Thursday, April 9, 2009

Broadband Botch-up...

Technophobe...dat's me.
For example, broadband. When you get it installed at home, a techo simply fronts up and installs it, doesn't he? But no, I was gonna do it myself: after all, how hard could it be?
So I signed up with NZ Telecom, and was sent a lil' blue box covered by what resembled children's doodles, proclaiming the contents to be Telecom's Broadband Single PC Self-Install Kit. Cool! (Actually not so cool...Telecom's marketing dept needs to know that not everyone thinks that sort of artwork looks good - it reminded me of mindless schoolboy scribblings.)

What Telecom didn't tell me was that, as revealed on the back of said lil' blue box, my computer would need Windows 2000, XP or Vista in order to run this Broadband thingee. Problem: I have a dinosaur of a HP PC which has Windows 95 as its operating system. It's such an ancient beast that its set-up material is all on floppy discs, its hard-drive doesn't have a CD, and the back protrudes so far out that it makes the Hunchback of Notre Dame look positively svelte!
Resolution: as $$$$$ are short currently, instead of buying a computer and going through the whole wearying retail process of nodding sagely/glazing over while some 18-yr.old acne-pitted computer nerd tries to score a sale by blinding me with science, I instead hired one. Rang "Mr.Rental" and it beamed down, no hassles.
So the next night, eager to get the system running, I began setting up the computer. A nice slim black beauty, it took up little room tucked away in the far corner of the home office...actually the only place it could squeeze into. Screen plugs in there, keyboard goes here, and plug the hard-drive into....what? Opps, hire company forgot to include the all-important power cable!
One good thing about having the old HP dinosaur, I also still had its power cable, and it fitted perfectly. So, now to power-up...hang about: where's the on/off switch for the computer? Yes, I did flick the obvious switch on the back! But that merely brought power to the hard-drive. Now I needed to get power through the box and to the screen! Could I find another bloody switch? Half an hour later, my hand accidentally brushed across the face of the box and felt something move. It was the chrome-plated logo of the computer manufacturer, and that was the actual power button! Right, NOW computer is going.
Opened kiddy-pic lil' blue Broadband box, inserted how-to-do-this-installation CD into computer and away we went! Easy-peezy-lemon-squeezy...until uh-oh. Houston, we have a problem.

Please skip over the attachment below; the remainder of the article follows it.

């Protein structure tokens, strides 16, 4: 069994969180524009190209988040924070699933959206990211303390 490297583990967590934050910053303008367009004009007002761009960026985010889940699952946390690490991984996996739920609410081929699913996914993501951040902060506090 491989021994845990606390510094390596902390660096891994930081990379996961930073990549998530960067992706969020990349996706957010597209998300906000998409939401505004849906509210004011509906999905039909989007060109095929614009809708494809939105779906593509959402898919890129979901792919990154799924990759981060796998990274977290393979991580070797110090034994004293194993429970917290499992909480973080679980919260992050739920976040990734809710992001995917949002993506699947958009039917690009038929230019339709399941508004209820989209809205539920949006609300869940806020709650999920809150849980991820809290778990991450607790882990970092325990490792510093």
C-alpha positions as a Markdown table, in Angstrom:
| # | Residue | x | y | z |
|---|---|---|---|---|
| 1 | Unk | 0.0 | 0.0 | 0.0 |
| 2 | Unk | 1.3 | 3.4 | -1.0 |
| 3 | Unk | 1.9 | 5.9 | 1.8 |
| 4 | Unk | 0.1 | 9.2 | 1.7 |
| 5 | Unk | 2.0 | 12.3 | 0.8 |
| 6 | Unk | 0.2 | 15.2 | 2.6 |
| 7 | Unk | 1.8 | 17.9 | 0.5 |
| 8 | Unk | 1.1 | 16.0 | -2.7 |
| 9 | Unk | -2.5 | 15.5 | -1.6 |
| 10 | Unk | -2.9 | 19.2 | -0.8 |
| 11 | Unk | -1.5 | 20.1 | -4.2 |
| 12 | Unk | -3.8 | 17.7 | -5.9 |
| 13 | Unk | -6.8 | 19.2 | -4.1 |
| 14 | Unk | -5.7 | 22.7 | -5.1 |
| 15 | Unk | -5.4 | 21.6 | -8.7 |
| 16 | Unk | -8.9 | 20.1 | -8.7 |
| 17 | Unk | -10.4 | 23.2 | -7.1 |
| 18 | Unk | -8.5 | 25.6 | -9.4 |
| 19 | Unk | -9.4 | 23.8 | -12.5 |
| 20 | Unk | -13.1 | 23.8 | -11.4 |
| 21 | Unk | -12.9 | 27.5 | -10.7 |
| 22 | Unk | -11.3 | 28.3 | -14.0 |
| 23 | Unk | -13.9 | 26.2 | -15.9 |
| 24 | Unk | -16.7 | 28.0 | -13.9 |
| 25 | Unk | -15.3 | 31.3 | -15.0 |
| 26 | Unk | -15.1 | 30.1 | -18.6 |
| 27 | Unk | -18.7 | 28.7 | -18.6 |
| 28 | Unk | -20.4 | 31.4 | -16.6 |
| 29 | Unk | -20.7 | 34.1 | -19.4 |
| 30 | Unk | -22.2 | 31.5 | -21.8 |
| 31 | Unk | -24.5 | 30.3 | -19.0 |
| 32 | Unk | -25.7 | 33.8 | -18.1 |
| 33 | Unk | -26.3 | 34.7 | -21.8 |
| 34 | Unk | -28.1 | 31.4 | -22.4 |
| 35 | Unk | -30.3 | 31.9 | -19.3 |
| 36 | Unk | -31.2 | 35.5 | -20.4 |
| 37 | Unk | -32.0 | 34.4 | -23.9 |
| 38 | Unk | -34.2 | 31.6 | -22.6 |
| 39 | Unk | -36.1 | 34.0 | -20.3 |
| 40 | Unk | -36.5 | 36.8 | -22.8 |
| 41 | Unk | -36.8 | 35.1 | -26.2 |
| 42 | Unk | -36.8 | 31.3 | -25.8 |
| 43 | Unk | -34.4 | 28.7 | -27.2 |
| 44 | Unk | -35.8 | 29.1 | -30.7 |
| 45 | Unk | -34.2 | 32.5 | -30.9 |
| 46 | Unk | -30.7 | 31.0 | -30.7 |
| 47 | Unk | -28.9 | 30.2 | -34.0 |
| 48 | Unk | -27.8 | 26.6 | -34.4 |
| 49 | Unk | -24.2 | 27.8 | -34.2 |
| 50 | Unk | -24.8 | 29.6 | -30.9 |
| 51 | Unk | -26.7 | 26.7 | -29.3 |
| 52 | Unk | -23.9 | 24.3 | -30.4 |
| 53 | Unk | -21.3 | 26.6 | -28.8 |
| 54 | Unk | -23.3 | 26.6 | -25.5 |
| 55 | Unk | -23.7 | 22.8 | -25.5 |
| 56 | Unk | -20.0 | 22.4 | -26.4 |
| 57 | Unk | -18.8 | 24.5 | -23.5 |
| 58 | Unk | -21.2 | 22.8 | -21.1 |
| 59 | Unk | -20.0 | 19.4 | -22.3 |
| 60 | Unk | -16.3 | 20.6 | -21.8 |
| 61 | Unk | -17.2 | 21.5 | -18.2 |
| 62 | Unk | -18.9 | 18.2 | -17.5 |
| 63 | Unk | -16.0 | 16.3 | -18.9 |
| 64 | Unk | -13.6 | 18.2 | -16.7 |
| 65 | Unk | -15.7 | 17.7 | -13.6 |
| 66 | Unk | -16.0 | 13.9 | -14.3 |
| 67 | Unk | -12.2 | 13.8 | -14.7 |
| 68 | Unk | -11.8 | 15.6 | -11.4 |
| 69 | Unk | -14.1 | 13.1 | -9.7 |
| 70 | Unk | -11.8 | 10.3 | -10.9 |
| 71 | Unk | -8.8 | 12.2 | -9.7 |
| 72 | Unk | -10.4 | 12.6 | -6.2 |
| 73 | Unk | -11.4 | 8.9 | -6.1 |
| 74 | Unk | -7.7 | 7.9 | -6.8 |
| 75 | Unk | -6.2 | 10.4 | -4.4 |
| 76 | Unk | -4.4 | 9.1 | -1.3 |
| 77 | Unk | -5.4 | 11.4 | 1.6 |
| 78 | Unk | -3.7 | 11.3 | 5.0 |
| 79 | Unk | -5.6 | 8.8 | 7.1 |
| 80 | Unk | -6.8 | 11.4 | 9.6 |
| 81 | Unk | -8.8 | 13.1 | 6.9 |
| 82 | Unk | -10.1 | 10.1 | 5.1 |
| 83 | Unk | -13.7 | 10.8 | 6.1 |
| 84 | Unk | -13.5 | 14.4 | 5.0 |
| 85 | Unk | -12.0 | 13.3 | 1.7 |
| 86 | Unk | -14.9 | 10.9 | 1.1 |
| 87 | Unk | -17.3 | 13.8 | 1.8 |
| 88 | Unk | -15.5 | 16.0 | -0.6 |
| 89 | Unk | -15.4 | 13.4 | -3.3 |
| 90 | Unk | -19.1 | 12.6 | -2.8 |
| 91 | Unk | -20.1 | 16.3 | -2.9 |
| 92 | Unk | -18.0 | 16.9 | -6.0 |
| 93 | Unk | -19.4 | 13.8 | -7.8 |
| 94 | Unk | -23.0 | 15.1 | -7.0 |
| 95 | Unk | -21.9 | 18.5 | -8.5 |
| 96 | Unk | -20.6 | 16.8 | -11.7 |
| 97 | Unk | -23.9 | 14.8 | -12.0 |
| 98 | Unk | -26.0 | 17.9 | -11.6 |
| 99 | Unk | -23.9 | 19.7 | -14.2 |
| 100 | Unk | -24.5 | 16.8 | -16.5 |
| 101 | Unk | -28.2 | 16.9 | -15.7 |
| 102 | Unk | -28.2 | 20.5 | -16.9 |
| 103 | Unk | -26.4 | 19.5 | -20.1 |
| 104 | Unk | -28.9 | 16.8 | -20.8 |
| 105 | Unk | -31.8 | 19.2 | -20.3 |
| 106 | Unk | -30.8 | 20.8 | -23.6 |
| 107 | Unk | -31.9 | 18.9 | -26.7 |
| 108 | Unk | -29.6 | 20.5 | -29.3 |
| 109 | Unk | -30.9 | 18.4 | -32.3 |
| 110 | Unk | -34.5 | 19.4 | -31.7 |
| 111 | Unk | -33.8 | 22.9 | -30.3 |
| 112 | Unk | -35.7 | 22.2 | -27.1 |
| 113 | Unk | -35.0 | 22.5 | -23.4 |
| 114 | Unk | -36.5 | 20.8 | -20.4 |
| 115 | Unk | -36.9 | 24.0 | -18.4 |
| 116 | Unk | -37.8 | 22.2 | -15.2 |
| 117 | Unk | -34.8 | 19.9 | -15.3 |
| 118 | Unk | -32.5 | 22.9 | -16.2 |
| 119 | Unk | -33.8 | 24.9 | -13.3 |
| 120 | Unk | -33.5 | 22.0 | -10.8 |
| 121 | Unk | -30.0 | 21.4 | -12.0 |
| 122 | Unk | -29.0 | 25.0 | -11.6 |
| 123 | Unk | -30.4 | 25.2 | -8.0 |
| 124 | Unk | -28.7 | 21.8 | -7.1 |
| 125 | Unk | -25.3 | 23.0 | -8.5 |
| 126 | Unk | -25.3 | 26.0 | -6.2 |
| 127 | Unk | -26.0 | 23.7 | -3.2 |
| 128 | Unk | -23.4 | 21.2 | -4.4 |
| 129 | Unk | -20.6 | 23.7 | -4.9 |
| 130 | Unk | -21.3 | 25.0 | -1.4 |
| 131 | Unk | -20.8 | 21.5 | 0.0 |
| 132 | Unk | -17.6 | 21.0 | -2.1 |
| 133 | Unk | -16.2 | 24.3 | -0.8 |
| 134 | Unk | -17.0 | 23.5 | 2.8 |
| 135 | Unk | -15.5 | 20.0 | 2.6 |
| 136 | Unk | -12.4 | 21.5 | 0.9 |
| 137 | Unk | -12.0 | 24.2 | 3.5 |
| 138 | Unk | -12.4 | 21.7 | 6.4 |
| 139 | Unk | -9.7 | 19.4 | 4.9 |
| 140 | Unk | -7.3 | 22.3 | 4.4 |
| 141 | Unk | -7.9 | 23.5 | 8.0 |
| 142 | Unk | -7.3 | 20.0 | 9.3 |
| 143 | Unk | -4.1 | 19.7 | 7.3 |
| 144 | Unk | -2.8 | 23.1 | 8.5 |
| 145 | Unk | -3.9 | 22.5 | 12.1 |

Telecom provided a standard ethernet cable with its kiddywinky lil' blue box, to link the modem with the computer. (Yea, cable!! If I'd signed up for two years, I'd have been given a free wireless modem, but I'm just an impoverished one-year signee so all I got was a cable modem.) The ethernet cable was 800mm long - barely enough to tie shoes with, let alone reach to the only place in the home office where the slinky black beast could sit.
Rang Telecom's HelpDesk to get a longer cable. Ok, if you ring the Telecom HelpDesk, don't expect help. It's a contradiction in terms. Do expect a nasally American-like twang with over-the-top sugar-sweet politeness from the call centre in...Manila, the Philippines! "And may I call you Phil, sir?..." Well, fatal mistake because my name was then dropped in at the end of every line of conversation that scrolled up the HelpDesk assistant's prompting screen! Phil. I could ramble on at considerable length about the round-the-houses approach of ALL FIVE HELPDESK ASSISTANTS that I spoke to!!! Phil. Yes, count 'em. Phil. FIVE. Phil. Curiously, whenever I asked to be transfered to a supervisor, my call was cut off... and so the whole circus would start again. Every operator told me in such happy friendly sweet American tones that the 800mm cable was in fact the standard-issue cable in the kiddies lil' blue lunchbox. Yeup, I got that. Again. And again. And again. They did not like my suggestion that, as I was paying for Broadband, but had not been given the complete means to actually get Broadband, it might be argued that Telecom may be in breach of the NZ Fair Trading Act. "...ah, well, Phil, you are getting the cable and modem for free, remember? Phil."
After repeated requests (over a period of - no joke - 1+1/2 hours!) for another cable maybe 3m long, I gave up and bought one the next morning: a grand total of $12.
The cable-selling guy, not an 18-yr.old acne-pitted computer nerd but someone who really knew his game, commented that a number of people'd had the same problem, not only with the pathetic length of ethernet cable but also with the Telecom HelpDesk...Phil.
We're talking about a $12 cable, probably costing a damn sight less when bought in thousands of metres of bulk by Telecom. For want of that, quite a few people have now heard this tale of Telecom woe. Not great PR...but then, when your PR focus is doodles on boxes, perhaps the rest is irrelevant.

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